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WIBU-SYSTEMS Blog

Perfection in Protection, Licensing, and Security

IoT and Blockchain. A match made in heaven?

June 2017
28
Author: Wibu-Systems
Company: WIBU-SYSTEMS AG
IoT and Blockchain. A match made in heaven?

When I last googled Blockchain, 21 million results were returned, and I am sure this number is on the rise as government agendas, panels at international trade shows, and every vendor dealing in IT security are touching upon this technology. Blockchain has grown in popularity as cryptocurrencies have shaken the markets and opened new opportunities to make or lose huge sums of money.

In our constant process of managing our technical portfolio, we are monitoring emerging technologies such as Blockchain and verify whether they can be applied to our ongoing architectural transition towards complete and integrated cloud-based licensing and software protection in IoT and enterprise application management scenarios alike.

Let’s take a closer look at the technology that is behind the success of Blockchain. The core idea of a Blockchain is to provide a distributed database (often referred to as a ledger). Each record is represented by a block that contains a timestamp and reference to the previous block. A block may contain data such as financial transactions or records of generic events. In the context of Wibu-Systems applications, such a record may include software licensing information.

In a distributed system where peers do not necessarily trust each other, a decentralized and distributed database would ideally implement a set of desirable properties:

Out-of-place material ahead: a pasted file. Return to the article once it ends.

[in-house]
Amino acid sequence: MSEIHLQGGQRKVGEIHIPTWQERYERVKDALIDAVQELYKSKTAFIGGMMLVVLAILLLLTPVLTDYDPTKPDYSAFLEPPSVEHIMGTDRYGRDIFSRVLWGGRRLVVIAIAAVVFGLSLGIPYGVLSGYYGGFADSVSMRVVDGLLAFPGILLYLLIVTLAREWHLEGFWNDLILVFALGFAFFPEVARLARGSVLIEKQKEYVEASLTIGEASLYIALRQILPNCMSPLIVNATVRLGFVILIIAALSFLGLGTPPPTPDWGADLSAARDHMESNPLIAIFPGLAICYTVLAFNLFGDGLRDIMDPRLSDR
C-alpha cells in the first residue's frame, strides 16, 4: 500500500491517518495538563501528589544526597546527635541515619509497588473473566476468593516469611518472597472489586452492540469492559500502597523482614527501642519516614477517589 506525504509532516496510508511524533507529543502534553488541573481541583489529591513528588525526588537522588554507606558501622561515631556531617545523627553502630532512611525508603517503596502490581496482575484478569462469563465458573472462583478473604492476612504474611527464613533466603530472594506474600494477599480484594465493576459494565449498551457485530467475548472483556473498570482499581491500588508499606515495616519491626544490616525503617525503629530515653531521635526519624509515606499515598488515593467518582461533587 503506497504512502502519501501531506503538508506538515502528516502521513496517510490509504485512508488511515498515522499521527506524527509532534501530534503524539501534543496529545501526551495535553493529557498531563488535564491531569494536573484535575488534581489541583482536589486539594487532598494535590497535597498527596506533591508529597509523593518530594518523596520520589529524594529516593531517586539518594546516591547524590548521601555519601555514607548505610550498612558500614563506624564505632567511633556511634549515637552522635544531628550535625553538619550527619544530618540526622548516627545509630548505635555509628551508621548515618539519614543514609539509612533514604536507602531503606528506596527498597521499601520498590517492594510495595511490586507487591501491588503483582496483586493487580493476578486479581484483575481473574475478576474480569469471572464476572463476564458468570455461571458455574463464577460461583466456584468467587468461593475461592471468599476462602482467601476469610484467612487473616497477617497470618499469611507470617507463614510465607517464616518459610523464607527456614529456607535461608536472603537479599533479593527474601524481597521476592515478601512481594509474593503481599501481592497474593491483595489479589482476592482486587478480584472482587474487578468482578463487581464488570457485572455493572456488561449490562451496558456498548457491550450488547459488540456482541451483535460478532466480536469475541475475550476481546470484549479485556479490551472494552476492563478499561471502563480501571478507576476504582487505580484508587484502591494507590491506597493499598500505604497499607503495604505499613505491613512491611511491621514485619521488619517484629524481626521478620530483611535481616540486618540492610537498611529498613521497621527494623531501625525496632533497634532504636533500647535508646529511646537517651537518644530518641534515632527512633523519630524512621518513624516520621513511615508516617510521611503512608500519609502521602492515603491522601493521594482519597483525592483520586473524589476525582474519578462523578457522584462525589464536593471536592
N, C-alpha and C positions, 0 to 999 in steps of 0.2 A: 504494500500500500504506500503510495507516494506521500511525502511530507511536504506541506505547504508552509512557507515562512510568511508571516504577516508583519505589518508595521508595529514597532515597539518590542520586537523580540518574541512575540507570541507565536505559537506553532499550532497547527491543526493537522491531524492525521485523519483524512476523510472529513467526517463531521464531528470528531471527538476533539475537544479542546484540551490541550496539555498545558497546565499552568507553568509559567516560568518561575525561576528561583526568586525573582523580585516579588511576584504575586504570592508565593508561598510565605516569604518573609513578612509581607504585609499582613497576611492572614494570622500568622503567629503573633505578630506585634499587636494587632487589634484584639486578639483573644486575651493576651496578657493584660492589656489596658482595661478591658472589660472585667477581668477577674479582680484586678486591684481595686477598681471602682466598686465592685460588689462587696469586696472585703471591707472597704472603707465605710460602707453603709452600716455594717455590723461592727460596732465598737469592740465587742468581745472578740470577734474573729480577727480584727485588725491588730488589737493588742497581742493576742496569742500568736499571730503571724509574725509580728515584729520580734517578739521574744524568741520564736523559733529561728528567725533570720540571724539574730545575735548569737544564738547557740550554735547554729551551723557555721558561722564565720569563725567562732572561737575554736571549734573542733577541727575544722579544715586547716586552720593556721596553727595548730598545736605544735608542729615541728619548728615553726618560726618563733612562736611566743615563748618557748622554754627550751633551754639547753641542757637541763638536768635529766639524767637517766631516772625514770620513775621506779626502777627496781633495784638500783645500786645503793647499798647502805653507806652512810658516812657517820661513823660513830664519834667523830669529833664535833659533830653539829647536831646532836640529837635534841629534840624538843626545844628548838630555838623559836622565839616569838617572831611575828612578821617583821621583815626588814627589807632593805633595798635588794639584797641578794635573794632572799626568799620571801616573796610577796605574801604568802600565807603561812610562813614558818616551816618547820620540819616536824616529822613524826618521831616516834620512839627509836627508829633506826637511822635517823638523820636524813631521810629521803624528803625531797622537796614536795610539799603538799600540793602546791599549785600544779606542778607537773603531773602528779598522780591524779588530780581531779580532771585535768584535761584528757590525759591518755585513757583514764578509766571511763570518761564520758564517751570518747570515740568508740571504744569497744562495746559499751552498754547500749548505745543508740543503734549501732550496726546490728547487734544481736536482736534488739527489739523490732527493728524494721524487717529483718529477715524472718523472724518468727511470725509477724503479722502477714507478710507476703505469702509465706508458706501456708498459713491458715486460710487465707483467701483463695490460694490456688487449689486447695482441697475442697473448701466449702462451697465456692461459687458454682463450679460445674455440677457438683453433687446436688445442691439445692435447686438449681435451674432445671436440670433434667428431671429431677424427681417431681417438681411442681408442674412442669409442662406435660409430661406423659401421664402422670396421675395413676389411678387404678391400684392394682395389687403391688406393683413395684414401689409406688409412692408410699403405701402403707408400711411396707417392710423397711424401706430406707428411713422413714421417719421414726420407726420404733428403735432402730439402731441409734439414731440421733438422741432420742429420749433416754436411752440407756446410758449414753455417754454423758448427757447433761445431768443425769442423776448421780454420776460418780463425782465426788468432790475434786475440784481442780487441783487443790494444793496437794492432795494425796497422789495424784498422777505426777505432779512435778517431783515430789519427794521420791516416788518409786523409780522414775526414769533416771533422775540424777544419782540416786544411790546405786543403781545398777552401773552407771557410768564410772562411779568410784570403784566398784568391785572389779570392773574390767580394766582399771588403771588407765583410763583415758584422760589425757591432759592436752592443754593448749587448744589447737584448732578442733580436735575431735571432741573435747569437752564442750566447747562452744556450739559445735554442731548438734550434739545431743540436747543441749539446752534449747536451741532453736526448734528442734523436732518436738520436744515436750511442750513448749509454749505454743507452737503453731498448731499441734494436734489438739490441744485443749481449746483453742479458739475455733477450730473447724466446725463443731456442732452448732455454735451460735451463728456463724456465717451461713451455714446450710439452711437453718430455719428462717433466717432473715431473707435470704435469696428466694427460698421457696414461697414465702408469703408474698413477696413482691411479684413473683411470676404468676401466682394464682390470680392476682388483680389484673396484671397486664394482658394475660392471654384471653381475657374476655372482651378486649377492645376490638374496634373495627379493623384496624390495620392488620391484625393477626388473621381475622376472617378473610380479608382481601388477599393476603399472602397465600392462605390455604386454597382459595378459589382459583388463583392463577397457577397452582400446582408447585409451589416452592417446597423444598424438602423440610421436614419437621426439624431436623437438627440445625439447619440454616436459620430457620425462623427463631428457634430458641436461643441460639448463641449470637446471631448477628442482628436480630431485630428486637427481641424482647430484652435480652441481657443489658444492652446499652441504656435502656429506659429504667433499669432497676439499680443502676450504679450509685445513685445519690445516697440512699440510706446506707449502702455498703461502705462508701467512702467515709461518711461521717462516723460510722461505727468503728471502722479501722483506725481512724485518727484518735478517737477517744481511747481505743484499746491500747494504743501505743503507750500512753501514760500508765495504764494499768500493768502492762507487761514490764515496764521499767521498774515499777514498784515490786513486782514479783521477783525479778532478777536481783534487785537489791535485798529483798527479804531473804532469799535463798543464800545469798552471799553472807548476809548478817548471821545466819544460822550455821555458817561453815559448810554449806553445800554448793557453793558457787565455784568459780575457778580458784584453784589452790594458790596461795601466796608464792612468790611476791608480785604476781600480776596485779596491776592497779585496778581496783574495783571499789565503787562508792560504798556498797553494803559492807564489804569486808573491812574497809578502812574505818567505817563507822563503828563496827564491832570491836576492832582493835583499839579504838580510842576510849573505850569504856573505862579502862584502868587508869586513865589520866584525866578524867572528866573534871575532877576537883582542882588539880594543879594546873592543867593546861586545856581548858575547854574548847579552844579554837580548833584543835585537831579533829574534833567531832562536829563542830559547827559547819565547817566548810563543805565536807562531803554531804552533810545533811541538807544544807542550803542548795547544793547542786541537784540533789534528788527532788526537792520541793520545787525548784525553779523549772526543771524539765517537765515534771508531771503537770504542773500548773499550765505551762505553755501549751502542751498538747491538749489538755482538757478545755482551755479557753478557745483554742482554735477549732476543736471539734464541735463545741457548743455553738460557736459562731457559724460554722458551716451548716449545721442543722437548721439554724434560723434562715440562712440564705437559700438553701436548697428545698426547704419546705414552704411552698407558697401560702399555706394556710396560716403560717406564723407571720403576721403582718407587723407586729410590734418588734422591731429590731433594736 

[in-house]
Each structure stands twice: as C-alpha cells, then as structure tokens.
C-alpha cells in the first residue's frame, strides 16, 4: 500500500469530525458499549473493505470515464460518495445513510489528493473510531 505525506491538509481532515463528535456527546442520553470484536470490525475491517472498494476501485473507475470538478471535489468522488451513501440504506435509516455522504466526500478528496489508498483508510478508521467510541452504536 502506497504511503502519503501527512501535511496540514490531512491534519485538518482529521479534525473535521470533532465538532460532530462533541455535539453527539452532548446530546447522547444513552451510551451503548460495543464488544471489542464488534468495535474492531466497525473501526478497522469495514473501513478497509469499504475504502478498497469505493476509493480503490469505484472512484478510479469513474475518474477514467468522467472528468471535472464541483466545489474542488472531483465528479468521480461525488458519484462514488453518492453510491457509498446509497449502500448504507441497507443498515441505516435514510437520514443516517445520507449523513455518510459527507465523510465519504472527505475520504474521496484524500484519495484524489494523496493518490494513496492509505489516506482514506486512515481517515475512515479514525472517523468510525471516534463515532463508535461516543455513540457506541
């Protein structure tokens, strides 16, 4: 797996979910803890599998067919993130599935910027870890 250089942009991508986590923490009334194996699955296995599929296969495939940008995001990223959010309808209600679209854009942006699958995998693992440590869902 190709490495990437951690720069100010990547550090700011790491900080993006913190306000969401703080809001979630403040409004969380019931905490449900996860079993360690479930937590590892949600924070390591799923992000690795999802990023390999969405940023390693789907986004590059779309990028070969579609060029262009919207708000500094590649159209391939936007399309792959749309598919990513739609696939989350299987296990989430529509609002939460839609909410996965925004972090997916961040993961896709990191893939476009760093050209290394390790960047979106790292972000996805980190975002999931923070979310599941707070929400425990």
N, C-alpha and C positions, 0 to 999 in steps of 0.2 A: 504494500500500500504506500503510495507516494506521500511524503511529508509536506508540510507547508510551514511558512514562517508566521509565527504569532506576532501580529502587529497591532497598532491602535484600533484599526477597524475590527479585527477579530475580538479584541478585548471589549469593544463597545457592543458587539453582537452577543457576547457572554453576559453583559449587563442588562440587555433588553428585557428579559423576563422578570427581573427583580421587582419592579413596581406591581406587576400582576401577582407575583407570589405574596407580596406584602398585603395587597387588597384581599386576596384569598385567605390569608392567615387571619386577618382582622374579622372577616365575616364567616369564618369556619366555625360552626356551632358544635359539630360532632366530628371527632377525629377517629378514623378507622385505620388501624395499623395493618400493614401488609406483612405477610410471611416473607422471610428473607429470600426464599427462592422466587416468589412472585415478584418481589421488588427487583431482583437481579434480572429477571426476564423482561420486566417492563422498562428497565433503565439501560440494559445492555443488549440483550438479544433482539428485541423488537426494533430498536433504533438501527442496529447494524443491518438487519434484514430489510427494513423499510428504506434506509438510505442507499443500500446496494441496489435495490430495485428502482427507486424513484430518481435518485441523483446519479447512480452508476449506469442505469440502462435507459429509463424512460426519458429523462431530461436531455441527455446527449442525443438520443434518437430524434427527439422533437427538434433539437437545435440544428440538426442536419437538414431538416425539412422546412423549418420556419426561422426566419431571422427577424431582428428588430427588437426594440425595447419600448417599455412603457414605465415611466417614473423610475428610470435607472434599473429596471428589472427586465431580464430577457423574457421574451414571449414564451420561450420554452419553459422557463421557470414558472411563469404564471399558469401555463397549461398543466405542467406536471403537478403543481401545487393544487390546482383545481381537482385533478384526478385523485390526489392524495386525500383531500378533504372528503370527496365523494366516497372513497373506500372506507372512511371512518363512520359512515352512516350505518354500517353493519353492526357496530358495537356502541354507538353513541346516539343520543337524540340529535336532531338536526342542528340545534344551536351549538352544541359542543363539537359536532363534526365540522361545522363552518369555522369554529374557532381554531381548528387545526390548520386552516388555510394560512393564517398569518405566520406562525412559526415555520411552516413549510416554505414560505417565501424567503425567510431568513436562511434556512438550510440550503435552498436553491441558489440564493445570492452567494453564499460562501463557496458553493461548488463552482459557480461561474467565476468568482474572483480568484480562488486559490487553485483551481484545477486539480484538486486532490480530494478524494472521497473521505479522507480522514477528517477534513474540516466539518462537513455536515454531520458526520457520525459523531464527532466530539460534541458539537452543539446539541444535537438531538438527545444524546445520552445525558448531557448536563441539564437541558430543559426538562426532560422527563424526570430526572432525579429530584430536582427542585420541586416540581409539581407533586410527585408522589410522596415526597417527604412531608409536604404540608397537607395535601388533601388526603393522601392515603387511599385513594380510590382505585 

• there is no need for a central broker or trusted third party
  • the blocks are public (within the peer group) and can be verified by any participant
  • without peer consensus the blocks are resistant to unwanted modification
  • a ledger can contain executable code based on defined conditions (smart contracts)

In a nutshell, a Blockchain tries to approximate a decentralized and distributed digital ledger that is used to record transactions across many computers so that the record cannot be altered retroactively without the alteration of all subsequent blocks and the collusion of the network.

Another important aspect is that participants in a Blockchain are represented by their public / private key pairs. So, unlike the identity of an Internet service, a Blockchain identity cannot be “confiscated”. Looking at identity management from a different perspective, a Blockchain could be an ideal public database for retrieving certificates or other types of digital identities without the need for trusted third parties. A Blockchain could be a fundamental element in establishing a root of trust regarding device identities in the IoT as well as recording device transactions.

However, the reality differs substantially from this ideal model, as visible in current Blockchain implementations such as Bitcoin. Before a transaction can enter a ledger, some heavy processing is required (solving a hashing problems). Not only is this processing energy-intensive (and impacting our environment on the scale of the CO2 emissions of aircraft); most processing power is also concentrated in only a certain set of geographical locations across the world. Lastly, computing a valid entry to the ledger happens in anything but real time. However, it must be added that Bitcoin is not the only Blockchain implementation, and other implementations such as Ethereum are closer in one or the other aspect to the ideal model.